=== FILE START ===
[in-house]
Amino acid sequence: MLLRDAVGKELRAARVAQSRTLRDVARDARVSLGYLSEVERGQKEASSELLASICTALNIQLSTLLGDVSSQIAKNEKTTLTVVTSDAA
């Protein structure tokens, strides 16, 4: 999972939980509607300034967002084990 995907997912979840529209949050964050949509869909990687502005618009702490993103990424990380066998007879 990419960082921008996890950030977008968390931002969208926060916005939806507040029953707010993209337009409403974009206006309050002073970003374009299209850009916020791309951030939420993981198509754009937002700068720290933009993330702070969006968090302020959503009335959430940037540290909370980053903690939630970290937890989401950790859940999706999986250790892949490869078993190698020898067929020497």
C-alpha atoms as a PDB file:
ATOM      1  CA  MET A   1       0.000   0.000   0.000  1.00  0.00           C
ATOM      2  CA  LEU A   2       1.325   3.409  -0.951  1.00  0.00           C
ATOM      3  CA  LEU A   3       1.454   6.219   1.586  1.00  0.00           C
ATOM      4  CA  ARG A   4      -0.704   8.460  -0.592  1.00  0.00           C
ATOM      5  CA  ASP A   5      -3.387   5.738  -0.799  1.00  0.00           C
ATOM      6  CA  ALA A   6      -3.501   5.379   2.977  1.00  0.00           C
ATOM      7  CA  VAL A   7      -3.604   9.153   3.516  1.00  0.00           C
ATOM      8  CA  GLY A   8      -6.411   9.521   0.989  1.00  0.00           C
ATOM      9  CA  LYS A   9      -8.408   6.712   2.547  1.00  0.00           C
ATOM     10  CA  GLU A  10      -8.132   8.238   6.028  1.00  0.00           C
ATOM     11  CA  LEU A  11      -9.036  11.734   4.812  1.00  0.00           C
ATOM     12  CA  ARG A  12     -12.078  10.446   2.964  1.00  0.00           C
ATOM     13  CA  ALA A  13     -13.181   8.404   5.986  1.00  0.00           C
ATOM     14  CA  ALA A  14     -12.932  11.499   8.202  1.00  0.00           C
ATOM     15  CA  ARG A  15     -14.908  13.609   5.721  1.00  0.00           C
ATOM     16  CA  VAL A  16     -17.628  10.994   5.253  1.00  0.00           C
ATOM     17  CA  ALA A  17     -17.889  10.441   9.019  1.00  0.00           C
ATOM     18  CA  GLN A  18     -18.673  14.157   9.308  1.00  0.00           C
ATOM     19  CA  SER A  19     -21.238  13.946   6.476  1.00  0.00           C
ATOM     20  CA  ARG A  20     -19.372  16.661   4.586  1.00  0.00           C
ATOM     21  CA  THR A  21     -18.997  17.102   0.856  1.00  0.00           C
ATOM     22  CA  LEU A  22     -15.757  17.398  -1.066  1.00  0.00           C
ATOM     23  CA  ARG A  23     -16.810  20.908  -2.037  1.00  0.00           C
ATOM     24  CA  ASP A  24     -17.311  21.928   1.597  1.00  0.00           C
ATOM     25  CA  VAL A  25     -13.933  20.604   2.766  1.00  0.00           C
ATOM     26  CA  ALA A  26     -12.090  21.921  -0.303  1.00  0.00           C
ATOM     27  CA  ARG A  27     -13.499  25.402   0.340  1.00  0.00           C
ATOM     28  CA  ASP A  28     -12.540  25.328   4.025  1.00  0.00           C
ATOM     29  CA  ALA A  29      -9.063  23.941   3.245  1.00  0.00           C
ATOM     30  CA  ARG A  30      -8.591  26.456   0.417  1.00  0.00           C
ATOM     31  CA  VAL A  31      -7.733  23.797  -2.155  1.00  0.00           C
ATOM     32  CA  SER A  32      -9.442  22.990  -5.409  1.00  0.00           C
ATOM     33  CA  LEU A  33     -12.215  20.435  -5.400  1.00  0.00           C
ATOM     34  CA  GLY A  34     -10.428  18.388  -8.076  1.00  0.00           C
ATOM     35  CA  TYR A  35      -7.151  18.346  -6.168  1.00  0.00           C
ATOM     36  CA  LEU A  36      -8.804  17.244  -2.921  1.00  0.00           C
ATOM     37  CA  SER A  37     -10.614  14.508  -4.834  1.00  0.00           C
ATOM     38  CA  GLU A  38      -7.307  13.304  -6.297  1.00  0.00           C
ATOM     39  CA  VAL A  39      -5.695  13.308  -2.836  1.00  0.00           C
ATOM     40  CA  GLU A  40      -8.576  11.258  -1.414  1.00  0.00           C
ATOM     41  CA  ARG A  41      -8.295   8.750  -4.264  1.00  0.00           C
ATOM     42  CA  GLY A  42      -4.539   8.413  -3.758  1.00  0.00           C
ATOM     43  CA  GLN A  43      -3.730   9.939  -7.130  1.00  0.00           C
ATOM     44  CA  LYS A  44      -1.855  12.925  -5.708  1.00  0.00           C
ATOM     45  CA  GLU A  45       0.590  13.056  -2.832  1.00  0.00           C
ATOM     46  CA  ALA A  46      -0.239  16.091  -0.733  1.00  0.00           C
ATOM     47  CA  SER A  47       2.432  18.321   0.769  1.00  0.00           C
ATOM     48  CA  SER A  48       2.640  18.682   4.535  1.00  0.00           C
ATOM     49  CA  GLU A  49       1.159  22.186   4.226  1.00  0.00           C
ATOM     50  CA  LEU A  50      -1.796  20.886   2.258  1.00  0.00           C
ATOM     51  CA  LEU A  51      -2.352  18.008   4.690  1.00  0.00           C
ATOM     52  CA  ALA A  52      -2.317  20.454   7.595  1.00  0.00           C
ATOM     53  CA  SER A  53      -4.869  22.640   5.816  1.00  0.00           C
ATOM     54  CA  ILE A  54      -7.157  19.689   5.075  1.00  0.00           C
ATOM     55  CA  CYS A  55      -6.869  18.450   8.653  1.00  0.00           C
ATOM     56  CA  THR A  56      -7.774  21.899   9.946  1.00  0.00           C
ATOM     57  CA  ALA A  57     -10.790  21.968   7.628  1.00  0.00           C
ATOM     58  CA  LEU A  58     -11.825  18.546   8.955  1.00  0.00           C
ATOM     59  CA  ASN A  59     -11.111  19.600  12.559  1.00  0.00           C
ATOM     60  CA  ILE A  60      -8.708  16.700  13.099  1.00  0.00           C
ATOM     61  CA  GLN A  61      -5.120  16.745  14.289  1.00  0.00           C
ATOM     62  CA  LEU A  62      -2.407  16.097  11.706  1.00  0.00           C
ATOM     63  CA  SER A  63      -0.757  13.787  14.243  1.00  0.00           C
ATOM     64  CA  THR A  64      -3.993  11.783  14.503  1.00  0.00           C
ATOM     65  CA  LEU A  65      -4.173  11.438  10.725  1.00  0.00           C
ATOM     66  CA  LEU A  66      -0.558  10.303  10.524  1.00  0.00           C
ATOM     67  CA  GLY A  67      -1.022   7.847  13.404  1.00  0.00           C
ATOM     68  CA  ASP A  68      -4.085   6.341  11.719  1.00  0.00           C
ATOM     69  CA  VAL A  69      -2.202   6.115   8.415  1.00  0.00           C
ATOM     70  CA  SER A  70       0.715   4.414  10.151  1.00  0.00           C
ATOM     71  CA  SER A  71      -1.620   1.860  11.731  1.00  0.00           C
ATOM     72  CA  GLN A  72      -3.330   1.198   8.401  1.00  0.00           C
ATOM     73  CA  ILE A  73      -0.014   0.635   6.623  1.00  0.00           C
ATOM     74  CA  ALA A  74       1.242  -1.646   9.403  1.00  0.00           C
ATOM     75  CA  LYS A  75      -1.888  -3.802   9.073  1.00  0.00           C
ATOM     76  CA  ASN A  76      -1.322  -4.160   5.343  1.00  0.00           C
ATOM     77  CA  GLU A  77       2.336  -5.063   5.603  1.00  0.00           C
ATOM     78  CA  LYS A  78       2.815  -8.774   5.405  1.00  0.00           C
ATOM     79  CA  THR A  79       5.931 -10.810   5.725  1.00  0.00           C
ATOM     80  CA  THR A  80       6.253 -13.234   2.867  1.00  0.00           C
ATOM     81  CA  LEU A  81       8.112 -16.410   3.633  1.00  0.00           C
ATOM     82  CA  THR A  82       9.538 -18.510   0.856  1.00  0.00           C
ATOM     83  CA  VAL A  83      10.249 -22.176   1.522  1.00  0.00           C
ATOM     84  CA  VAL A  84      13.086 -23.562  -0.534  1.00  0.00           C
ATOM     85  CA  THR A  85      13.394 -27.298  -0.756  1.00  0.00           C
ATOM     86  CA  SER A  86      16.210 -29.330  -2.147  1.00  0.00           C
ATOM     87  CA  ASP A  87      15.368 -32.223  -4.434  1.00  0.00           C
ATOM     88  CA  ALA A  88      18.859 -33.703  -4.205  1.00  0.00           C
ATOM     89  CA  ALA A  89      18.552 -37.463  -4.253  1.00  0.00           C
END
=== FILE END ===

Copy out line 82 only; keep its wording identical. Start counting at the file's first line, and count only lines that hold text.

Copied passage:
ATOM     78  CA  LYS A  78       2.815  -8.774   5.405  1.00  0.00           C